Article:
There are these women who make casseroles. Some call them housewives. Casseroles are nosy neighbors. Casseroles are Monday through Wednesday night. Casseroles are warm like socks drying above the fireplace. Casseroles are for inside homes. Casseroles are scraps. Casseroles are quilts too. Nothing is wrong with a casserole making you feel safe and full. There is no shame in casserole. Do not deny the casserole. Housewives can be healers too.
My family did not let me know my grandmother was dying. They did not tell me how bad things were and how much worse they were getting. She hid her cancer from me. Doctors gave her a life expectancy. A lawyer was hired. A will was drafted. Then, suddenly, treatments began to work, surgeries began to work. That is what miracle means. My grandmother was never the grandmother who quilted or knitted baby socks or baked apple pies. She was never good with comfort. She thinks casseroles and quilts are tacky, but the aftermath of cancer flooded her home anyway. Blankets do not reduce nausea and casseroles do not make hair grow back, but they sure are good company.
I am not entirely sure you deserved a miracle.
P.S., I am not entirely sure I deserve a miracle either.
There is a lump in my breast. My left breast. My left breast has a lump. I wonder if it was her left breast too. It is much bigger than a benign side effect of birth control. It grows by the month, possibly by the second. A doctor said she cannot feel all of its edges. I asked if that was bad. She said that it was not good. Not good is bad. Not good sounds like malignant when I am topless in an examination room. Malignant sounds like expensive when I do not have health insurance. I would like to know what people bring you when you are lying to yourself about maybe dying. Freezer burnt casserole as a big “fuck you” for skipping your biopsy appointment?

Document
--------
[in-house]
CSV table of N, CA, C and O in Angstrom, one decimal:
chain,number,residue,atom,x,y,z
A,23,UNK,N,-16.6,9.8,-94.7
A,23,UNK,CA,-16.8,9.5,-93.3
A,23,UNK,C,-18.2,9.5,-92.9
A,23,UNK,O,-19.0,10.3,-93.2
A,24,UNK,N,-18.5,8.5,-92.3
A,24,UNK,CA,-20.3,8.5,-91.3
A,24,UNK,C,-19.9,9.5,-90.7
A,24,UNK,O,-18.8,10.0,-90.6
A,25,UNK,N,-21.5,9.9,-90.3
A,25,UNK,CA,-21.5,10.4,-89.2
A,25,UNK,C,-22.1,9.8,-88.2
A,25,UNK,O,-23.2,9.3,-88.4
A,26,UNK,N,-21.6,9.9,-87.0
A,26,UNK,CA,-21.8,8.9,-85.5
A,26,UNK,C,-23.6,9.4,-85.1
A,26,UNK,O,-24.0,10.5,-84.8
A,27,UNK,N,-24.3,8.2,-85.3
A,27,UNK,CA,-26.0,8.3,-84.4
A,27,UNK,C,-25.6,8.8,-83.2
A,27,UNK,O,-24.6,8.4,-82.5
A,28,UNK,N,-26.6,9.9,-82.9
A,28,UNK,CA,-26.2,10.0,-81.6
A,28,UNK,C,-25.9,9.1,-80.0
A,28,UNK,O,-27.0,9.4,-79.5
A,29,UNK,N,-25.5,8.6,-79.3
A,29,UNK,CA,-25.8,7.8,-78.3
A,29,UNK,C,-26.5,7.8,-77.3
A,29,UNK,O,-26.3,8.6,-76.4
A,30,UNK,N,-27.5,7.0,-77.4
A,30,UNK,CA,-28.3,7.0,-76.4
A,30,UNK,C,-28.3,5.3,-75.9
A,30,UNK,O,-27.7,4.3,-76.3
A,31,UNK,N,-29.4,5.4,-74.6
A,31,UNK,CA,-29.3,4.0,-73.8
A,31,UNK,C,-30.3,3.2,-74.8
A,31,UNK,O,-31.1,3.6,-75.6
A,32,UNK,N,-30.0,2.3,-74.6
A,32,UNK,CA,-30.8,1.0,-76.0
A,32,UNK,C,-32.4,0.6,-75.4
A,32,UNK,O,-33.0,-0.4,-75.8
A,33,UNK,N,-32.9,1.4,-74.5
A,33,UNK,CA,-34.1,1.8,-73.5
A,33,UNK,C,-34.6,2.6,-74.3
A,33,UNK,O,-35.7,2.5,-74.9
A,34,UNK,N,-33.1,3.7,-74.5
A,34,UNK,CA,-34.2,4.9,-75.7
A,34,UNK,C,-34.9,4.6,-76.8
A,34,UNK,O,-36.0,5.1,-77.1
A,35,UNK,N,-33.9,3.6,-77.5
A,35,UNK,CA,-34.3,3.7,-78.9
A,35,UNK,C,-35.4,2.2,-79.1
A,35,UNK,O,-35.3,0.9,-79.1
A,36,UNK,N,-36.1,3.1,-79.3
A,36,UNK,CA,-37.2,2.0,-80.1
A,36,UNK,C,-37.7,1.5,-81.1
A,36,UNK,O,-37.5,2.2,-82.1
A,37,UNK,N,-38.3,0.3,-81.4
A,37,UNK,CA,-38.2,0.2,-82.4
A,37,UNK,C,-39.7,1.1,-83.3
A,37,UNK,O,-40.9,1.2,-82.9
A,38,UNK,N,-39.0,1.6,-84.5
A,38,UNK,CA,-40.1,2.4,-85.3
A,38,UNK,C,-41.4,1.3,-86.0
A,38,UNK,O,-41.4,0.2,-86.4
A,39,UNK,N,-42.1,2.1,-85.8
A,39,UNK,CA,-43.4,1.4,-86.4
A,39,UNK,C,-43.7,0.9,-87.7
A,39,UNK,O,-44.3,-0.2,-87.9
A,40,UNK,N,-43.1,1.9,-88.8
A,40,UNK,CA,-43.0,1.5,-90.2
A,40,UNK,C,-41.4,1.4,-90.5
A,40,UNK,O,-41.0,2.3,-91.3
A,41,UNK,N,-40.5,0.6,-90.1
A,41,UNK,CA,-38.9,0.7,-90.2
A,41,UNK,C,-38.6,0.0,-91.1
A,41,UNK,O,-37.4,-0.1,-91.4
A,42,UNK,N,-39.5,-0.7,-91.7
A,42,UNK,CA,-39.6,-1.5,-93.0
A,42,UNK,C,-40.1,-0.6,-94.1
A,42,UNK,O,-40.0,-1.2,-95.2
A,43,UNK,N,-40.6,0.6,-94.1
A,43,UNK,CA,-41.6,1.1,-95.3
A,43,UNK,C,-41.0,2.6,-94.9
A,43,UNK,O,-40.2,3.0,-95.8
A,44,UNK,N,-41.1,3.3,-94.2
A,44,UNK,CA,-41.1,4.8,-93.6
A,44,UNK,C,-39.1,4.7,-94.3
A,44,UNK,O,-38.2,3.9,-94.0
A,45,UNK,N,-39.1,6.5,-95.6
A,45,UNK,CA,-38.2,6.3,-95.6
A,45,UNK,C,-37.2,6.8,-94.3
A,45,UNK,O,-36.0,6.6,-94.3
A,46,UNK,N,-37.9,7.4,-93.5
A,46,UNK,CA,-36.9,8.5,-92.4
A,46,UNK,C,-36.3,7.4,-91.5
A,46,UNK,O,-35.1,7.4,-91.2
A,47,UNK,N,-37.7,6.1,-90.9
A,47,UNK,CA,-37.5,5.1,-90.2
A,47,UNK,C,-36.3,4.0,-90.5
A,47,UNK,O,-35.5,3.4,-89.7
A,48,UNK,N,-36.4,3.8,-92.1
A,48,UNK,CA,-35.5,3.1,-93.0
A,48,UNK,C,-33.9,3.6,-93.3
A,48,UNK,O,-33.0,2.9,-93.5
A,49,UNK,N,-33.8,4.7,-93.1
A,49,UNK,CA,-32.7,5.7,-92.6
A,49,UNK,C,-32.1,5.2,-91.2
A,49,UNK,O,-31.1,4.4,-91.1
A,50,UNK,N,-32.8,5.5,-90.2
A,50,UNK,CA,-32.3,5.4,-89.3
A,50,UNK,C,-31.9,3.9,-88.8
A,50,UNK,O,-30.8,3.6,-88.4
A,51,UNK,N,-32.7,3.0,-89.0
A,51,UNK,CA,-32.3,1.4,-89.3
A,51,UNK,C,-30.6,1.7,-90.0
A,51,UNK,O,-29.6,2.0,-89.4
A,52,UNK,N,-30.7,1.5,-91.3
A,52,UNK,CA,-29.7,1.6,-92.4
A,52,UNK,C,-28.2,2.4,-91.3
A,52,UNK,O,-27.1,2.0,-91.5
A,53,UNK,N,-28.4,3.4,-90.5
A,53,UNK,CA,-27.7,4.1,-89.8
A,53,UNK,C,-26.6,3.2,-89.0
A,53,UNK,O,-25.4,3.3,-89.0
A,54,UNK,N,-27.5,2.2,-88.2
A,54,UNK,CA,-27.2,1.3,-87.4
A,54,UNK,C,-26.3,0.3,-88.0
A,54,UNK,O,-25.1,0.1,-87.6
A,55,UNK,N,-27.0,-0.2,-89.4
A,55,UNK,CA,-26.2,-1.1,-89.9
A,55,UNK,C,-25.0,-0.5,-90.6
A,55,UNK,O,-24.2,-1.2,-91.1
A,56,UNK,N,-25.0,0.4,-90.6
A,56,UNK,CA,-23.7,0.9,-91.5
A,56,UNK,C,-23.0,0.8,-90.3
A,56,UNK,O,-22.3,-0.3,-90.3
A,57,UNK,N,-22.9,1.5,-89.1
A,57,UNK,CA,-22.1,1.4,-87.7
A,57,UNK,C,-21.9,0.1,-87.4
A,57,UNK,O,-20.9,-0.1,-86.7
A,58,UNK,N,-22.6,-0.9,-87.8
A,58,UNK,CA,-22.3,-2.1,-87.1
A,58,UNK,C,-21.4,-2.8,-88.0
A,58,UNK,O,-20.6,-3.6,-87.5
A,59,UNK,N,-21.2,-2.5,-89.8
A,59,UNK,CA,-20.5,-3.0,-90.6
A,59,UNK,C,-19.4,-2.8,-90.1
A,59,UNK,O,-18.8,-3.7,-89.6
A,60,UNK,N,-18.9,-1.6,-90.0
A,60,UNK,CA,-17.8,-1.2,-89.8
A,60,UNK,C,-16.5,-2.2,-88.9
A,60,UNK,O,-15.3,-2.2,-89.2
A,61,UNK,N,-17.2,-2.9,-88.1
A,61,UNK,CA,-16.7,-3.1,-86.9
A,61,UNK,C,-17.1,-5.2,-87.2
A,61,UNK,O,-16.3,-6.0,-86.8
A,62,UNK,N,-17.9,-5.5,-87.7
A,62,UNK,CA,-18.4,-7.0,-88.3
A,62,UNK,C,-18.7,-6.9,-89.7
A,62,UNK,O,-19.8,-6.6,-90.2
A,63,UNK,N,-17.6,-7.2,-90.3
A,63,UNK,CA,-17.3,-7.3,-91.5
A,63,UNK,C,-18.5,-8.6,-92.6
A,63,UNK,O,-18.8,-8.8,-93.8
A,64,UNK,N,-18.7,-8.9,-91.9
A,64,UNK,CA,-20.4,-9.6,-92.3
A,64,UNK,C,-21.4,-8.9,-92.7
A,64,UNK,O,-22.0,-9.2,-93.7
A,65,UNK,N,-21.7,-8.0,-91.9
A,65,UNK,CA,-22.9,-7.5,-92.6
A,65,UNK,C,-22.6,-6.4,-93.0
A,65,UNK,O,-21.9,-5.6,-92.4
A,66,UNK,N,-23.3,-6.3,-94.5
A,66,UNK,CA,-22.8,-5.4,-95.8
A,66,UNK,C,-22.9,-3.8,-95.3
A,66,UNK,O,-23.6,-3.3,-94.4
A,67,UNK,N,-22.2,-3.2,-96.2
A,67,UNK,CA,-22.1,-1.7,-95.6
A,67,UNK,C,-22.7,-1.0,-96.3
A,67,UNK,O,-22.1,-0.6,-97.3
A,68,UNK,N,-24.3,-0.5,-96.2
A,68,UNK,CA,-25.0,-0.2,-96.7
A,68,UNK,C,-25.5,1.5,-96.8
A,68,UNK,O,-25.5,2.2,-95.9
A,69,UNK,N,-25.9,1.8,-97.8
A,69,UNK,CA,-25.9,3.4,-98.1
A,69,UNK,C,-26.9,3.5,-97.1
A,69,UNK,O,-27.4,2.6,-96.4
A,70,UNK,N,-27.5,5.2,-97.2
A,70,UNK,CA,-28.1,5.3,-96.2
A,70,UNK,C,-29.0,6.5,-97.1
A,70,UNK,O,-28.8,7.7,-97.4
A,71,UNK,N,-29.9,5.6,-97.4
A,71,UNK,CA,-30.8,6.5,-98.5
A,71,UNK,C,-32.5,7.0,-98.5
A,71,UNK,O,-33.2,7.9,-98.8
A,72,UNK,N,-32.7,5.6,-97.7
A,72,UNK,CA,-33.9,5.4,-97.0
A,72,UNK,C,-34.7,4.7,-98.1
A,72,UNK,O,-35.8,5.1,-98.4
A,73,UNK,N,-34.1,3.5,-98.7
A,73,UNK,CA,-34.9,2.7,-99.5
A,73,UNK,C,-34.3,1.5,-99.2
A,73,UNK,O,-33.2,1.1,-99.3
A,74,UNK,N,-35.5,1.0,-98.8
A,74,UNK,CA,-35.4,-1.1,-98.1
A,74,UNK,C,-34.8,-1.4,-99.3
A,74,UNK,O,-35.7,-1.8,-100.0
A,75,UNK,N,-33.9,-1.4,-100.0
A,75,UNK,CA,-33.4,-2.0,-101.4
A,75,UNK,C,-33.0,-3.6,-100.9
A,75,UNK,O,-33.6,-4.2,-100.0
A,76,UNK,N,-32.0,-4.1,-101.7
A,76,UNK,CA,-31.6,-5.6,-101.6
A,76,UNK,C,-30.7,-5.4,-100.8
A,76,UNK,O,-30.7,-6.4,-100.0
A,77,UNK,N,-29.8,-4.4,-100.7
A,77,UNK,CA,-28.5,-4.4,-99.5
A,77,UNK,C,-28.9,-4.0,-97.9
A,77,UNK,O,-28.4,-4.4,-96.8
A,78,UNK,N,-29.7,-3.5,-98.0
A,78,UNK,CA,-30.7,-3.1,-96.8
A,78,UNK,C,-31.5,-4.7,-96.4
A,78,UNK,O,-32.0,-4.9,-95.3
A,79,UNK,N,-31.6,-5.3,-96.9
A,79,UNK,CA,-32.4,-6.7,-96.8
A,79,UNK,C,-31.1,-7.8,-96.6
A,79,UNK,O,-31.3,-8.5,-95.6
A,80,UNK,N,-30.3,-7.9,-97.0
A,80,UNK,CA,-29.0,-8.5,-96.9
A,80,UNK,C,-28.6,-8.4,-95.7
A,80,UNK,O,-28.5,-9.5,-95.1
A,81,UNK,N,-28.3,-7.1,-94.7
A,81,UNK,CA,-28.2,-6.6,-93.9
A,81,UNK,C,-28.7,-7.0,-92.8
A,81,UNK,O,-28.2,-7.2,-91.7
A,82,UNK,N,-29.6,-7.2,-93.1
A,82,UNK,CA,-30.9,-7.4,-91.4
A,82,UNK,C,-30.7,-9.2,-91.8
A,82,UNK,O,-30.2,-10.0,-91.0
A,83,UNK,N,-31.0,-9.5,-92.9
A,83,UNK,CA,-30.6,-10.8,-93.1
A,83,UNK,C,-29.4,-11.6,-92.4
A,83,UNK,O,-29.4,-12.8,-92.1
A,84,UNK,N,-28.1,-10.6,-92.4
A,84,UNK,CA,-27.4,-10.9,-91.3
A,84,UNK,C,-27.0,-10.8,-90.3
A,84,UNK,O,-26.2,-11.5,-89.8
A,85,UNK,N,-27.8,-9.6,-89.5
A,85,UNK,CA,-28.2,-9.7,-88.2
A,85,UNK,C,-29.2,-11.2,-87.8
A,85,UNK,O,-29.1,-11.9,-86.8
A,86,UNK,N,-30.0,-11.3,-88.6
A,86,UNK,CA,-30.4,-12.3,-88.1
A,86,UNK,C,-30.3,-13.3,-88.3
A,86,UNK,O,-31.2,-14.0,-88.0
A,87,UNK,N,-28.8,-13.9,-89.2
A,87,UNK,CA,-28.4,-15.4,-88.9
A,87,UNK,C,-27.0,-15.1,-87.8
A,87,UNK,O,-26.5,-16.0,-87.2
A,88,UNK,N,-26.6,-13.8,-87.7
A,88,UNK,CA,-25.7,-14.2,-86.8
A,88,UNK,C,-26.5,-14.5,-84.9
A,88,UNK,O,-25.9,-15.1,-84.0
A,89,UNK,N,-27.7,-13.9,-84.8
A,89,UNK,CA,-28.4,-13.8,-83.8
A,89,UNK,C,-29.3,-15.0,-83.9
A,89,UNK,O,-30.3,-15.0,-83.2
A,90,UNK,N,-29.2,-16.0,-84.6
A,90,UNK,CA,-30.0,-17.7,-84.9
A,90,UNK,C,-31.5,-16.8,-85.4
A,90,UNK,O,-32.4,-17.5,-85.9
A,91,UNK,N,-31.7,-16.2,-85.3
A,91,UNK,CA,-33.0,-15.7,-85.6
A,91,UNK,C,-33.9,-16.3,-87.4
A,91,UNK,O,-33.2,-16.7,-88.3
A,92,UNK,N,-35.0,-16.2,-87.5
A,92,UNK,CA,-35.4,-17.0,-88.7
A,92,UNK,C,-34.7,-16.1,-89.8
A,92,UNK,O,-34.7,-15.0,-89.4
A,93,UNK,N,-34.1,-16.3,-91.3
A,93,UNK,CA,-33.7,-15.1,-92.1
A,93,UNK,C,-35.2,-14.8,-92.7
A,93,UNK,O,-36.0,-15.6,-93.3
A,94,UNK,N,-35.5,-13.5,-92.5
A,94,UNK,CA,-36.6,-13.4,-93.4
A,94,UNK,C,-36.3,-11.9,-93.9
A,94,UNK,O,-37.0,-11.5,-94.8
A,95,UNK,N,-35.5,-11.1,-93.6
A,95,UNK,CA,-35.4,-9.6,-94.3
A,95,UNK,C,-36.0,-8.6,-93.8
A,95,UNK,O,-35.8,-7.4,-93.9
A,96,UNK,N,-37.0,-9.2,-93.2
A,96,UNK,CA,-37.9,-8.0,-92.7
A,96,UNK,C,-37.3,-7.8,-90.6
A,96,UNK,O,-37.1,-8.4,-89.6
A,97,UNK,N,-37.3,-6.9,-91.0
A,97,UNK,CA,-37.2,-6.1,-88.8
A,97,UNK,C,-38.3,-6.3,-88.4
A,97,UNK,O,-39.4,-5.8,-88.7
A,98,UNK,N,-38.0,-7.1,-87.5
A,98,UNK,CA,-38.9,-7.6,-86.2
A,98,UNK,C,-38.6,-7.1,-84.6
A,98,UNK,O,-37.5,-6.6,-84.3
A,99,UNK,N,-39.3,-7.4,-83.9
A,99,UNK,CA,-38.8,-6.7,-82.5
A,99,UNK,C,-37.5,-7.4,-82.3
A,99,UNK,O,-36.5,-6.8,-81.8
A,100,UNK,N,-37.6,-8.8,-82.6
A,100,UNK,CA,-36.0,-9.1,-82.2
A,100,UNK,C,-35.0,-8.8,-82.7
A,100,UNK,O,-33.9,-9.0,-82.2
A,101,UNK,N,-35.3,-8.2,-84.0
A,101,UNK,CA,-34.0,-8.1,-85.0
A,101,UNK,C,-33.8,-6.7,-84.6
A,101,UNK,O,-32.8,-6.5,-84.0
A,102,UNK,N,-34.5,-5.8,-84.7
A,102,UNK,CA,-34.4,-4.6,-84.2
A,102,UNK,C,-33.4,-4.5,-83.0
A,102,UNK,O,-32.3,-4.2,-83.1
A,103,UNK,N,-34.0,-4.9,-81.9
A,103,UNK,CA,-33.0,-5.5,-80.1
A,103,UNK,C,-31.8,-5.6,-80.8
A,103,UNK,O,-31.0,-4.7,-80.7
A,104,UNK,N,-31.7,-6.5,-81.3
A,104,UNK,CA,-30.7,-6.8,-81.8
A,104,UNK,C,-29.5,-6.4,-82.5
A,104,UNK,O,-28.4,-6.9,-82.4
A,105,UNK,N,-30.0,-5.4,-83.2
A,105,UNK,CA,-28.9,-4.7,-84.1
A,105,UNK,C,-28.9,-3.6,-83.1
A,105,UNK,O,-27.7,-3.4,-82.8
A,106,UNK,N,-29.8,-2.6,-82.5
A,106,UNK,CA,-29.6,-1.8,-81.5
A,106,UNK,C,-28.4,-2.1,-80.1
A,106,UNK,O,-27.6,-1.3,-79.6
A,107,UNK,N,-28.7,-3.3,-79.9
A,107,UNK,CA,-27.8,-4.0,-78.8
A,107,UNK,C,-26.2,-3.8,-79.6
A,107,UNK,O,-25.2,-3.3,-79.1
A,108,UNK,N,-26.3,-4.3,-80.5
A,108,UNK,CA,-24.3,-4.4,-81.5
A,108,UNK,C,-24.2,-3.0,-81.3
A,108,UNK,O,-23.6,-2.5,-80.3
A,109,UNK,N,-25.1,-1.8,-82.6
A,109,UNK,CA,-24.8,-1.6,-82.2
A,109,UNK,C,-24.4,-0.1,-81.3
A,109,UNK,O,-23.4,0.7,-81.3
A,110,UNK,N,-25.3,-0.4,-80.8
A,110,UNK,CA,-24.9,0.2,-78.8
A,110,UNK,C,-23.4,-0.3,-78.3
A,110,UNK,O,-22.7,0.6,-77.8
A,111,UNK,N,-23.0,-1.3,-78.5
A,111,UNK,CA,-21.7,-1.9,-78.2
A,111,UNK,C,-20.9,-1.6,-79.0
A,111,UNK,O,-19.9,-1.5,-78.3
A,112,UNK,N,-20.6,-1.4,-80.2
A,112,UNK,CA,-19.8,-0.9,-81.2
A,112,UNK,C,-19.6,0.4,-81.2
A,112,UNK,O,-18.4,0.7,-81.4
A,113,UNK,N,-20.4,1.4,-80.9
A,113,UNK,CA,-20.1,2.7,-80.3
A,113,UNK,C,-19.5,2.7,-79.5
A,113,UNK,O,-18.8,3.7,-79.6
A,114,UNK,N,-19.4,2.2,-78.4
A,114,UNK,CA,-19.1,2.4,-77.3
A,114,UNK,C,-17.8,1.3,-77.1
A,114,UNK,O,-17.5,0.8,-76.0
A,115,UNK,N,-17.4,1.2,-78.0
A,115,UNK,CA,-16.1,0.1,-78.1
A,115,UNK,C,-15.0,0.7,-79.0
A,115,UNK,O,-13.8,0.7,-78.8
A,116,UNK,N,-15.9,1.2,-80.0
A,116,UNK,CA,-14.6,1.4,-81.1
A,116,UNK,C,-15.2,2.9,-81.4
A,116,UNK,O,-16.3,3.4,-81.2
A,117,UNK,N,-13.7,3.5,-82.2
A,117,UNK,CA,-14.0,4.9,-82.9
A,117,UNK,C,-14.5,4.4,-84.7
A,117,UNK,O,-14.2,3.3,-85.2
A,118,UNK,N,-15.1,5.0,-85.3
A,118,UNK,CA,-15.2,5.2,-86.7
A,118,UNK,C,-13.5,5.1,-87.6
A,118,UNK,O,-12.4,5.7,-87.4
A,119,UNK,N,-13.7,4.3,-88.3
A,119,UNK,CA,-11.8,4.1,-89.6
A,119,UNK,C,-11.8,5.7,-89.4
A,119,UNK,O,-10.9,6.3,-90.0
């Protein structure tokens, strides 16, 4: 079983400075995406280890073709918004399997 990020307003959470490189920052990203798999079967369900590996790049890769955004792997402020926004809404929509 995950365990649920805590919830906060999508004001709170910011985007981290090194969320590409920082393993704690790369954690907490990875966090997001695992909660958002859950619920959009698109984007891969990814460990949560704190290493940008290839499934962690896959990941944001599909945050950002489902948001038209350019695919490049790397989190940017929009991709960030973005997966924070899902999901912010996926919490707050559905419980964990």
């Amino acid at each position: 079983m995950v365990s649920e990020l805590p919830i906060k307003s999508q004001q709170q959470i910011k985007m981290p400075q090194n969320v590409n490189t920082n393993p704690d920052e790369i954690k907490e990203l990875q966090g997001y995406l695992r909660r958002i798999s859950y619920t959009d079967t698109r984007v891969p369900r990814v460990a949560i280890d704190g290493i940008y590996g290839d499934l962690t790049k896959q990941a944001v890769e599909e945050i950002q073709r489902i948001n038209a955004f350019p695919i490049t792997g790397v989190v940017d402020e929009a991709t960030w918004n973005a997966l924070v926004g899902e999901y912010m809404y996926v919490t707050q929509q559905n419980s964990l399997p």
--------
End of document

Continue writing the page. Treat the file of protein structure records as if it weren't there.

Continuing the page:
I would also like to know what you are supposed to bring your grandmother’s daughter when she is lying to herself about definitely-almost-dying. Freezer burnt casserole is not quite a big enough “fuck you” for overdosing. Freezer burnt casserole does not scream, “What about your kids?” Freezer burnt casserole is more of a passive aggressive grandmother.
Sticky Note on the Fridge: Reschedule Appointment!
My grandmother’s breast cancer is a wig in her closet. It is her not getting in the water post-surgery. It is a quilt wrapped around her chest, filling, but not quite filling, the hole left there. It is Tanqueray and Chardonnay. It is a waiting room. It is dates circled on a calendar. It is three months left. It is shame. My cancer is maybe cancer. It is in my left breast, but maybe just in my head. My maybe cancer is displaced, homeless.
Home becomes intangible when the body becomes overrun by malignant cells multiplying and spreading, and when the home becomes overrun with casseroles multiplying like cells and filling up the chest freezer. I need a home, but when I lose my breasts my partner will look at me differently. When I lose my ovaries in a preventive oophorectomy, my partner will look at me differently. My grandfather looked at my grandmother differently. When I lose my ability to bear children, maybe that’ll be for the best because one day their partners would look at them the way he’s looking at me right now. Maybe I’d be cramming casseroles into their freezers and telling the neighbors to come back later and hiding my grief by knitting quilts. Maybe quilts will become Kleenex. Maybe I would drown in quilts and denial. At least if I find my daughter overdosed and matted to a persian rug, I would take her to the hospital. It is a myth that if an unmarried girl puts the last stitch into a quilt, she will never marry. Girls who have quilts for chests will never marry.